“I have been in the field of design education for almost 23 years now. I was born, brought up, educated, and married in Lahore. I live here and eventually whenever that is, hope to die here too. I feel Lahore has shaped and moulded me into what I am today. Data Darbar, Mian Mir Sahab’s Mazaar, Bibi Pak Daman, Mela Chiraghaan, Masjid Wazir Khan’s tiled decoration, Maryam Zamani mosque’s frescoes, Taaveez Dhaagay on different mausoleums around Lahore, hence my thread and Taweez collection of various motif and design all speak profoundly of the cultural and the socio-political concerns that are owned and celebrated in my works. Shahi Qila’s Haathi darwaza, the old city with all its enclosed gardens and alleys, colonial buildings on the mall, Shalamar Bagh’s picture wall, Alhamra by Nayyar Ali Dada, Lahore Museum, National College of Arts, popular Punjabi food, the cinema hoardings that I experienced when going to school on a Tonga, the trucks and the colorful imagery ….these are all part of my being. This imagery constantly informs my work. The basant that we have lost, how we no longer can accept and appreciate diversity is an ongoing tragedy for me, I am constantly incorporating these in my works through metal, stones and cloth.”
See complete article here.
This is a Photo from Daily ‘Mashriq’ newspaper reporting on the difficulties students face in Public transport in 1970’s.
Lahore: Punjab government on Friday started ladies-only Pink Rickshaw service in Lahore for the low income women to generate revenue for their families, thesenlive reported.
The service was started in order to empower Pakistani women and to take them from low status to the opportunity to travel in comfort and at the same time gave them the financial independence.
The ladies-only pink rickshaw will also provide the female commuters to travel without any fear and harassment in the city. It will be a safer option for the ladies to use the local transport without any fear.
This article was originally published here
One of the most significant Mughal structures, carrying some of the most spectacular tile mosaic examples, is the Gulabi Bagh Gateway. It is located on the northern side of G.T. Road, east of Buddhu’s Tomb, and past Begampura Road on the left. Although of considerable height (it is a two storey structure), it can be missed easily since it does not carry a dome, or other terminating elements, As is evident from its name, this remarkable gateway was originally the entrance to a garden known as Gulabi Bagh or (the rose garden), no longer extant. The name however, is also a chronogram, from which the date of construction of the gateway AH 1066 (1655) is obtained. Although the gateway has endured much damage to its decorative features, it is in a tolerably well-preserved state. It was constructed by or in memory of Mirza Sultan Beg, a Persian nobleman and cousin of Shah Jahan’s son-in-law Mirza Ghiyasuddin (married to princess Sultan Begam). Due to his cousin’s relationship with the royal family, Mirza Sultan Beg rose to the exalted position of Mir-ul-Bahar (Admiral of the Fleet). He was obviously on extremely good terms with the emperor, who, aware of his love of hunting, presented him with a much-admired English rifle. Just two months later, the firearm proved fatal for him due to the bursting of a shell during a hunting expedition at Hiran Minar at Sheikhupura. He died in 1063/1657. A lofty Timurid aiwan—a popular architectural rendering for gateways—rises to two-storey height, and incorporates a 40′ long covered walkway defined by a single storey cusped arch gateway. The aiwan is flanked on both sides with 5′ deep arched alcoves expressive of the two storeys of the structure. The covered walkway is lined on either sides with a 12’x12′ chamber, which no doubt provided accommodation to the guards, from where an internal staircase leads to the first floor. The 50′ wide facade, subdivided into slightly sunken panels presents one of the finest examples of kashi kari (tile mosaic). Continue reading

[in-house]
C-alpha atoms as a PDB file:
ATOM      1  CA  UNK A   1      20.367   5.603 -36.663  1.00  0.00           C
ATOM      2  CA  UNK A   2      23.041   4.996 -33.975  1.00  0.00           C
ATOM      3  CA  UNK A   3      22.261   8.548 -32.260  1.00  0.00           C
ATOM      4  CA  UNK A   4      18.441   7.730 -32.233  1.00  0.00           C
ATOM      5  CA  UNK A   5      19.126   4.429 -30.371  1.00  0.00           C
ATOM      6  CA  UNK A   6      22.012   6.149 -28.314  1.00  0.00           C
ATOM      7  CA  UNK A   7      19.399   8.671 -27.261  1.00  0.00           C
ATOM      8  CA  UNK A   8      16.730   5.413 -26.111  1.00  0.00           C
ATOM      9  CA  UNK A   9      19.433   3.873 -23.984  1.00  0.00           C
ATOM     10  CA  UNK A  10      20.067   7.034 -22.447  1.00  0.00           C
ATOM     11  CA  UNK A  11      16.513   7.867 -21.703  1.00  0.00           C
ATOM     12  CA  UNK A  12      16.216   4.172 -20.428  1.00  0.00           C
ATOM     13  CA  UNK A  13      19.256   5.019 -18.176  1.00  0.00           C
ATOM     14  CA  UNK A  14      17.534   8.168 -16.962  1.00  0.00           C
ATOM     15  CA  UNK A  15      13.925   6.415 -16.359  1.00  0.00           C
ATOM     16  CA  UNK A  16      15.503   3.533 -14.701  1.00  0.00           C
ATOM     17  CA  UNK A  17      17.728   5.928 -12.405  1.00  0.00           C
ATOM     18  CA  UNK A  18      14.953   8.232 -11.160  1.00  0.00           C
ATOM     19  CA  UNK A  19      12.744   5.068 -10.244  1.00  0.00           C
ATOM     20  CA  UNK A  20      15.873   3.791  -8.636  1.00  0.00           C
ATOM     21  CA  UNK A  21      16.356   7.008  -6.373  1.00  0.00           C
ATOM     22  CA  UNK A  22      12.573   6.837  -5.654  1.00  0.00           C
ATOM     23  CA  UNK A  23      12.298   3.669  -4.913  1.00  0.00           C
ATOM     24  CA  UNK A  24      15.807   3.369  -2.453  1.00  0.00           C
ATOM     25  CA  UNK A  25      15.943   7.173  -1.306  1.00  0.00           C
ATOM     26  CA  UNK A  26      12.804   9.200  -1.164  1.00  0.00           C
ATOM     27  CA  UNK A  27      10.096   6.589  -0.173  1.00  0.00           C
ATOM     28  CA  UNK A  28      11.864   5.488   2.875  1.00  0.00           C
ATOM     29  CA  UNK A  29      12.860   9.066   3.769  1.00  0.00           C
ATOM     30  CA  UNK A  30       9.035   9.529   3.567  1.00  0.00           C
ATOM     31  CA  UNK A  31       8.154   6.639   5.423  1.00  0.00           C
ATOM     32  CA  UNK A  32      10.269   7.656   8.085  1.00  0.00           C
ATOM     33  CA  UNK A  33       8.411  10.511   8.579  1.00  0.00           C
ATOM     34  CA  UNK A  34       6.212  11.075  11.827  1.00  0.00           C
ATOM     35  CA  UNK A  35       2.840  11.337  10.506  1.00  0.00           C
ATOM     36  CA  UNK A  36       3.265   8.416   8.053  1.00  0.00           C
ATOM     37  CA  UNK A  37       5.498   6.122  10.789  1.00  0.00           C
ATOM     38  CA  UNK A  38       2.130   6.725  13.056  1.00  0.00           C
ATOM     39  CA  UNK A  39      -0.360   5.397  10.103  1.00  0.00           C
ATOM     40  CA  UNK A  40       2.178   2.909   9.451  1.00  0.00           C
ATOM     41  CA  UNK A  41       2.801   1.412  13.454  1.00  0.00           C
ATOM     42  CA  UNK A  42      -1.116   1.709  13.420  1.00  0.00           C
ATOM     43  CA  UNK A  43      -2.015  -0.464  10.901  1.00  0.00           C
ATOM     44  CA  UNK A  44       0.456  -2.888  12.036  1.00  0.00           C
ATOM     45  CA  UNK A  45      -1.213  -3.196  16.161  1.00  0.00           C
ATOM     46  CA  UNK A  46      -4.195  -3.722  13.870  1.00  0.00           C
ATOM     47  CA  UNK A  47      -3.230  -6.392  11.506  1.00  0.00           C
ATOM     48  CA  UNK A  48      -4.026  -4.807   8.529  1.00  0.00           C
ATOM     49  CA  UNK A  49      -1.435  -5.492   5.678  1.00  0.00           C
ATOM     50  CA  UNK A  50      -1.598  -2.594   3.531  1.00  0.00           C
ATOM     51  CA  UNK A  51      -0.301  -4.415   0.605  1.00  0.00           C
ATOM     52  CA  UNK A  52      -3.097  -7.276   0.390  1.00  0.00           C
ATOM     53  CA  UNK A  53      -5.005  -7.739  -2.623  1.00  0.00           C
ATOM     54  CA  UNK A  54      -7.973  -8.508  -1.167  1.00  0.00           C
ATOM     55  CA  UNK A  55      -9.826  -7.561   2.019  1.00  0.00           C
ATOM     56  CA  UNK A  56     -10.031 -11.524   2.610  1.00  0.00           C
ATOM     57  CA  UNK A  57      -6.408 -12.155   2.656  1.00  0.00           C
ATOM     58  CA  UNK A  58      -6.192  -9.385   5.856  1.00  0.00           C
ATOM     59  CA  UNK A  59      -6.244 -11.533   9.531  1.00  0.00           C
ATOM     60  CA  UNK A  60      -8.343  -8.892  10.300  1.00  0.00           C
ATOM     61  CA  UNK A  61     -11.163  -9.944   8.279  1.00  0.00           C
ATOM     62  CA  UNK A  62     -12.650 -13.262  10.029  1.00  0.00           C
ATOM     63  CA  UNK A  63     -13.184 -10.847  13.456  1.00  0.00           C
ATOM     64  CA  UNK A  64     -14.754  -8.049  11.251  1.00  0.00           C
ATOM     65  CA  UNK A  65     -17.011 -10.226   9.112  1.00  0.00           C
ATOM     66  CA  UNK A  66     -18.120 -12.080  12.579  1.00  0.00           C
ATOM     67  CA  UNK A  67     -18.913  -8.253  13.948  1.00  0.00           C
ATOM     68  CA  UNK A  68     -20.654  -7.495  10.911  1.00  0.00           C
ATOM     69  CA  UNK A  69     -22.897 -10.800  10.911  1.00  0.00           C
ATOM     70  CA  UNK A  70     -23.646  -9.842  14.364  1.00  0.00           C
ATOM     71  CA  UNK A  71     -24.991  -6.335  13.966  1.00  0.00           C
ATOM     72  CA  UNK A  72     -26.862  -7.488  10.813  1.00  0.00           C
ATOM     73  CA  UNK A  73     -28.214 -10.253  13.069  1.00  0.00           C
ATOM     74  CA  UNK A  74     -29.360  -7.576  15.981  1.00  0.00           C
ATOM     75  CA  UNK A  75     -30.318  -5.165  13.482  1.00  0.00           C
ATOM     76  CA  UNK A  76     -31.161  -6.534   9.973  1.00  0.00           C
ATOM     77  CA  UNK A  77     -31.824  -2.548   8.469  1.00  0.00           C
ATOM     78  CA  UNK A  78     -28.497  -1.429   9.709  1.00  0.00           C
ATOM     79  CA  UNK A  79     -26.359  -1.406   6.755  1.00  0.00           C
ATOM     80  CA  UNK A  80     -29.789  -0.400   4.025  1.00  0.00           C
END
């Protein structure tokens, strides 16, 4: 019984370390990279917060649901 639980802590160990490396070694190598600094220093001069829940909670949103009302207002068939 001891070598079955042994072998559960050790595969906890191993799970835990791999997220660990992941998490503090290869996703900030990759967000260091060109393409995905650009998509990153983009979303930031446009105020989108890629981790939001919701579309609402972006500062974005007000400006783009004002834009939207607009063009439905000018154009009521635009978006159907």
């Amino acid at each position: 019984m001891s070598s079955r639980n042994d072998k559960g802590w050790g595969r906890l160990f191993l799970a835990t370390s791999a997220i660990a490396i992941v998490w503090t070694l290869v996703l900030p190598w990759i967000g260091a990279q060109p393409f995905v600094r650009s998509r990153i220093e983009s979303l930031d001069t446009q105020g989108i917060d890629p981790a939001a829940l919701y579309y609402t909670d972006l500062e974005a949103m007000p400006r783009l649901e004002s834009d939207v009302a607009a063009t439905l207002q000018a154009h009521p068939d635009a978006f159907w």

This article was originally posted here
Even more than eight decades after Bhagat Singh and his comrades’ martyrdom, an important bunch of files related to their trial in the Lahore Conspiracy Case are lying in oblivion in Lahore.
More than 160 files titled ‘Crown vs Sukh Dev, Lahore Conspiracy Case 1929-1931′ are lying behind closed lockers in the Punjab Archives in Lahore, Pakistan. According to sources, no international scholar on Bhagat Singh so far has been allowed to access them.
Amarjit Chandan, London-based poet and independent researcher on Bhagat Singh, who has tried to access those files numerous times in the past said that these files are of immense historical importance as they are from a special tribunal, which was formed for Bhagat Singh and his comrades’ trial. “I myself went to the Lahore Archives and there are many academics who have tried to access the files. I was shown just one file and my request was turned down to take a copy of the catalogue of the collection,” he said.
The third edition of the Lahore Literary Festival concluded last weekend, a three-day extravaganza attended among others, by prominent Indian writers as delegates and visitors.
Distinguished historian Romila Thapar gave the inaugural keynote address, “The Past as Present”, introduced by Ayesha Jalal, whose recently published book The Struggle for Pakistan also featured in one of the sessions. Both historians participated in a later session on “Living with Internal Differences: The South Asian Dilemma” with human rights lawyer and activist Asma Jahangir and journalist Khaled Ahmed.